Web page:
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Identifying new strategies for clients with the super reforms

By Michele Purvis
December 14 2016
4 minute read
Identifying new strategies for clients with the super reforms
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While reviewing retirement strategies for clients following the changes to superannuation will require detailed analysis, there are plenty of opportunities for SMSF practitioners to provide value to their clients.

On 23 November 2016, Parliament passed the Treasury Laws Amendment (Fair and Sustainable Superannuation) Bill 2016, along with the Superannuation (Excess Transfer Balance Tax) Imposition Bill 2016 which implements many of the changes to superannuation announced in the 2016 federal budget.

While the budget announcements initially outlined retrospective or changes effective budget night, the bills were passed with most of these changes taking effect from 1 July 2017. The time now available until changes come into effect presents an important opportunity for both planning and considered action.

The changes:

1. Introduction of $1.6 million transfer balance cap

From 1 July 2017, the maximum amount that can be transferred into a tax-free retirement account will be limited to $1.6 million. Any excess over this amount will need to be transferred back into an accumulation superannuation account or withdrawn. 

Individuals already in retirement as at 1 July 2017 will need to ensure their balance does not exceed $1.6 million as at that date. The cap will index in line with the consumer price index and the cap will rise in $100,000 increments.

The cap applies to the total amount of superannuation that has been transferred into retirement phase no matter how many accounts these balances are held in.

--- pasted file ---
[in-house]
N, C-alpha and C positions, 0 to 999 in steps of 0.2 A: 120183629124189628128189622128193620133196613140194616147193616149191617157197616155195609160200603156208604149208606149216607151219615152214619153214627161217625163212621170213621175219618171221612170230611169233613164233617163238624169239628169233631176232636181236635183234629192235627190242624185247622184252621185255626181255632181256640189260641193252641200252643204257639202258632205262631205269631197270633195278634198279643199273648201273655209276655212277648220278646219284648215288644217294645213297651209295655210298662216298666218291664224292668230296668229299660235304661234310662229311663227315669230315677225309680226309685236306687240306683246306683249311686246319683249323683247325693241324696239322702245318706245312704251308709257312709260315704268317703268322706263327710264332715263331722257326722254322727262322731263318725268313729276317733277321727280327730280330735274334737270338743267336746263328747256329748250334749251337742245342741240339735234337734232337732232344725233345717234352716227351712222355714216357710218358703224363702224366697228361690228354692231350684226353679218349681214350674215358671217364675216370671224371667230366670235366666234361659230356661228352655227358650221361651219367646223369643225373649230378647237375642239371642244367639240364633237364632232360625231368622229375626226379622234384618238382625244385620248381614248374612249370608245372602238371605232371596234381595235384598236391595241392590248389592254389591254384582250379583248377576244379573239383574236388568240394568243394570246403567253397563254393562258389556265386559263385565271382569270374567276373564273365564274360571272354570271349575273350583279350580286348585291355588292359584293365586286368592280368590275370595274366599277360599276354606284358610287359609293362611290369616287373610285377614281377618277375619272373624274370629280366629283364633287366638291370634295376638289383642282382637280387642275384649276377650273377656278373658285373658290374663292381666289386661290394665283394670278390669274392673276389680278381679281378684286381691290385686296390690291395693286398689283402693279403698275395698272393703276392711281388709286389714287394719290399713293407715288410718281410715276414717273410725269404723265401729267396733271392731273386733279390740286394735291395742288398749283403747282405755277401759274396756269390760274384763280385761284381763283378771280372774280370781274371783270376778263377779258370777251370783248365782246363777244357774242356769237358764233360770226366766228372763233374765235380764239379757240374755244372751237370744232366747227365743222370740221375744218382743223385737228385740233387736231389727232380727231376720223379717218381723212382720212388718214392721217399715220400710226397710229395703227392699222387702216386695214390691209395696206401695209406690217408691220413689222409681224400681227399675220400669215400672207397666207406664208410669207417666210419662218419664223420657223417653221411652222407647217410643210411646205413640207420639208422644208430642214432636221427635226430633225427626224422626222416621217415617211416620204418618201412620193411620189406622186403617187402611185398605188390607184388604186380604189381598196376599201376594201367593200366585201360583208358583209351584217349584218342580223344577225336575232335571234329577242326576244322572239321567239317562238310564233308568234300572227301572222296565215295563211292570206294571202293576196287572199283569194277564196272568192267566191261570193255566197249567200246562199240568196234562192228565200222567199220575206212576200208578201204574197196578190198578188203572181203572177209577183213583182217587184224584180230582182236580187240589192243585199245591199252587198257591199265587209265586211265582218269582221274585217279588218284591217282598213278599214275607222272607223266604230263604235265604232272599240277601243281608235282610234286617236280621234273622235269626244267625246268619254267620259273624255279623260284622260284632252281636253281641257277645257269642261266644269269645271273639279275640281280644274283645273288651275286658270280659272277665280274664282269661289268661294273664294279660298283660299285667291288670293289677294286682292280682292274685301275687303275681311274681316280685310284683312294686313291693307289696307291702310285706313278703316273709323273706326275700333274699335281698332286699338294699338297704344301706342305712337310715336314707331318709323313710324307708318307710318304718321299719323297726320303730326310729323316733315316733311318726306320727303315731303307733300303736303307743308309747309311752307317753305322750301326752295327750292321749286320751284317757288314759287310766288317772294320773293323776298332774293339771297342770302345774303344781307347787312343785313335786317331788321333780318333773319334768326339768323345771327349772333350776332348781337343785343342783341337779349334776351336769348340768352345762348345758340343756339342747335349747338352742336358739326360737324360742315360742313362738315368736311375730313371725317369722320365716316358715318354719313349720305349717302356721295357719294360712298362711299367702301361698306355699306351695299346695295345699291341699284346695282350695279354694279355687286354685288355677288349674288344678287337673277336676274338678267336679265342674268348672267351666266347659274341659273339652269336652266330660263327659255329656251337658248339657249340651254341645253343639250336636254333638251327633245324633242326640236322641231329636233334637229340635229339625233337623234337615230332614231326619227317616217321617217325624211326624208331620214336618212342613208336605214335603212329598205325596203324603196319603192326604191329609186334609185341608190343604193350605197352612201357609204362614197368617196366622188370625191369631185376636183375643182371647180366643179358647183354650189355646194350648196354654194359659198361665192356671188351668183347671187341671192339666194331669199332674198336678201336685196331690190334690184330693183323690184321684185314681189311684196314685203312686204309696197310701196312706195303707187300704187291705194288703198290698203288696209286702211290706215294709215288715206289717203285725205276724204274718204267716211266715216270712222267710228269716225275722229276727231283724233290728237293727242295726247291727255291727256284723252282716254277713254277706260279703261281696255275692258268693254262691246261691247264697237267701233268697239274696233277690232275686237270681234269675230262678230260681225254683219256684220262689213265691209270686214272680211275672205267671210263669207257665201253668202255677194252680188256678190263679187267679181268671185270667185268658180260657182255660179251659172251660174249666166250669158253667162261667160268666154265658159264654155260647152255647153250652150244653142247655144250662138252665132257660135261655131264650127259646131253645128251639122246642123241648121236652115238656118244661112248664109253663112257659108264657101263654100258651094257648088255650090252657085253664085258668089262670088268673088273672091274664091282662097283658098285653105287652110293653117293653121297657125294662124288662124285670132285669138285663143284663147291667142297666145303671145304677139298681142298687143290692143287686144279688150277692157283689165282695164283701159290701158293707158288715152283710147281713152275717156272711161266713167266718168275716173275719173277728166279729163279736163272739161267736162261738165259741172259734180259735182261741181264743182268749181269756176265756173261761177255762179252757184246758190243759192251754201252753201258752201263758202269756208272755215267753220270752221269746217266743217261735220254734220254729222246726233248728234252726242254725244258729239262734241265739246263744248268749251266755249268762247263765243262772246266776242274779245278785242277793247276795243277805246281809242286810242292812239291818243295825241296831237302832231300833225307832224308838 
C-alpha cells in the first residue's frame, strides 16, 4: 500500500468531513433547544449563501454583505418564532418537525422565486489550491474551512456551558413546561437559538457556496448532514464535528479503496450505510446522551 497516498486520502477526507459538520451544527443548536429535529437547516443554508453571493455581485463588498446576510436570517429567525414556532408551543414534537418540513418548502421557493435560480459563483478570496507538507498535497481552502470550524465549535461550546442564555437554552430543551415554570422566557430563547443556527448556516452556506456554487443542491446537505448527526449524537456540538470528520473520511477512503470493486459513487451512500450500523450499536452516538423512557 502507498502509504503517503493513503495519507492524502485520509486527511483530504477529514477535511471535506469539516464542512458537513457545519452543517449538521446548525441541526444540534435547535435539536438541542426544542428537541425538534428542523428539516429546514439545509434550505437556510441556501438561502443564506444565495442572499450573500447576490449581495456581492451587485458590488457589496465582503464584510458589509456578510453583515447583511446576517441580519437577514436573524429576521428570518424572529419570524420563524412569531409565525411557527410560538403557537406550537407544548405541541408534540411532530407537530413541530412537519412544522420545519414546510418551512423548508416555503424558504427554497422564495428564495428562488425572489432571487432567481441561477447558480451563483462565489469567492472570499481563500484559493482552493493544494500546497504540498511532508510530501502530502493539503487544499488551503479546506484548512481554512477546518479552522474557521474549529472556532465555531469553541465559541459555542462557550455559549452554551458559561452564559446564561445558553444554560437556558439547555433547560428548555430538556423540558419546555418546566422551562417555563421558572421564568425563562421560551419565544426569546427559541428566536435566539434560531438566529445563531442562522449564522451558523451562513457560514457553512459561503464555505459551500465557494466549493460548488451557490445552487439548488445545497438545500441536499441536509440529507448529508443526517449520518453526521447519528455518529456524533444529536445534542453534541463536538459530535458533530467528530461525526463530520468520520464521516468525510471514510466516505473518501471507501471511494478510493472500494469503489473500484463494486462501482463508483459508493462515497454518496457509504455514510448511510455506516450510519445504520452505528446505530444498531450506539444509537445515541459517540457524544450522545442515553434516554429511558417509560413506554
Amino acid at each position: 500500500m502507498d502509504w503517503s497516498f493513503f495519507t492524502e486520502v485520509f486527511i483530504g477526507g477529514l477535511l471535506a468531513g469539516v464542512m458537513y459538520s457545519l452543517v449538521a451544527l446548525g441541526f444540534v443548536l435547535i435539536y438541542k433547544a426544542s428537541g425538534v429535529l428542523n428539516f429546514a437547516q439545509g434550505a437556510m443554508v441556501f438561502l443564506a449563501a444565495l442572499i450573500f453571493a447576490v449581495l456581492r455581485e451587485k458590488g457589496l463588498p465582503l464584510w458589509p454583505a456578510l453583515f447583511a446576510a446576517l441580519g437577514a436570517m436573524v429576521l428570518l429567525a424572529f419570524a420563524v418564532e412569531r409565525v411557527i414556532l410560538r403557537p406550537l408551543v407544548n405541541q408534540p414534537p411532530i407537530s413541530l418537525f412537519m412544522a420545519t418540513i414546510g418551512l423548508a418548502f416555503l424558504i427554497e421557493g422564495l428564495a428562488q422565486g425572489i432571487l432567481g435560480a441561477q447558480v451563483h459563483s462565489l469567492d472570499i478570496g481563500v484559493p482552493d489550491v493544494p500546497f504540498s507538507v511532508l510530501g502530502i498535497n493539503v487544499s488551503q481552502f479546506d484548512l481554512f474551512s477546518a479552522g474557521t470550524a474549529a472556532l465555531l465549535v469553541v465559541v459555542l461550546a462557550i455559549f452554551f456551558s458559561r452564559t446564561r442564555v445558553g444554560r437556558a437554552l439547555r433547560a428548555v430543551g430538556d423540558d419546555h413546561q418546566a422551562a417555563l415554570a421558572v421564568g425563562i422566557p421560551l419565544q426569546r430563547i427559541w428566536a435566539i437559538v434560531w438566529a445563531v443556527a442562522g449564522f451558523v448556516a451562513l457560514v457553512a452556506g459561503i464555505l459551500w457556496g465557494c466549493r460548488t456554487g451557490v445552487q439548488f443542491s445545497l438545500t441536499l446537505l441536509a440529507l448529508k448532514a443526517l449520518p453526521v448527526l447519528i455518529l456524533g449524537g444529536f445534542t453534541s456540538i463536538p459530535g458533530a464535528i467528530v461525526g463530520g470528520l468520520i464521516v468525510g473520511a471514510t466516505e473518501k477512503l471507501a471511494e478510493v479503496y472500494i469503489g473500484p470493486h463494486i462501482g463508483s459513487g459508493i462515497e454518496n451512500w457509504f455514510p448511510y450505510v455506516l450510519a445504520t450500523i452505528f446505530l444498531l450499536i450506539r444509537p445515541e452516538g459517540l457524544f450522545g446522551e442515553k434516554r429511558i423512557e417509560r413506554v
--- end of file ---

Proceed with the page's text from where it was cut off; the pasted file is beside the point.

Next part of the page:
Where an individual needs to transfer an asset before 30 June 2017 to comply with the cap, they have the option of resetting the value of the asset to the current market value. This means that any accumulated capital gain that has occurred while the asset has been held in retirement phase will not be taxed.

The amount of the cap is determined by the proportionate method. For example, if you currently have or intend to transfer $800,000 into a retirement account, you will have remaining 50 per cent of your cap, if in line with consumer price index the cap rises to $1.7 million, you will be able to transfer a further $850,000 into your retirement account.

Earnings on the account are not included in the cap from 1 July 2017.

Transitional arrangements will apply for accounts that have a balance between $1.6 million and $1.7 million with the ATO issuing a warning letter stating they have six months from 1 July 2017 to remedy this. It’s important to note particularly for SMSFs that the cap is not a combined cap and it is applied at the individual level. For couples where one partner may exceed the cap and the other has a lower balance, there is the opportunity to withdraw and contribute to the lower balance account. Given that the reduced contribution limits do not apply until 1 July 2017, the bring-forward rule of $540,000 may be able to be utilised. This will also achieve the result of increasing the overall tax-free amount that can be paid on the death of an individual.

Defined benefit pensions will be treated slightly differently. If they are valued at over $1.6 million, they do not need to be rolled back. Instead, defined benefit pension payments over $100,000 per annum will be subject to additional taxation to bring them in line with the transfer balance cap.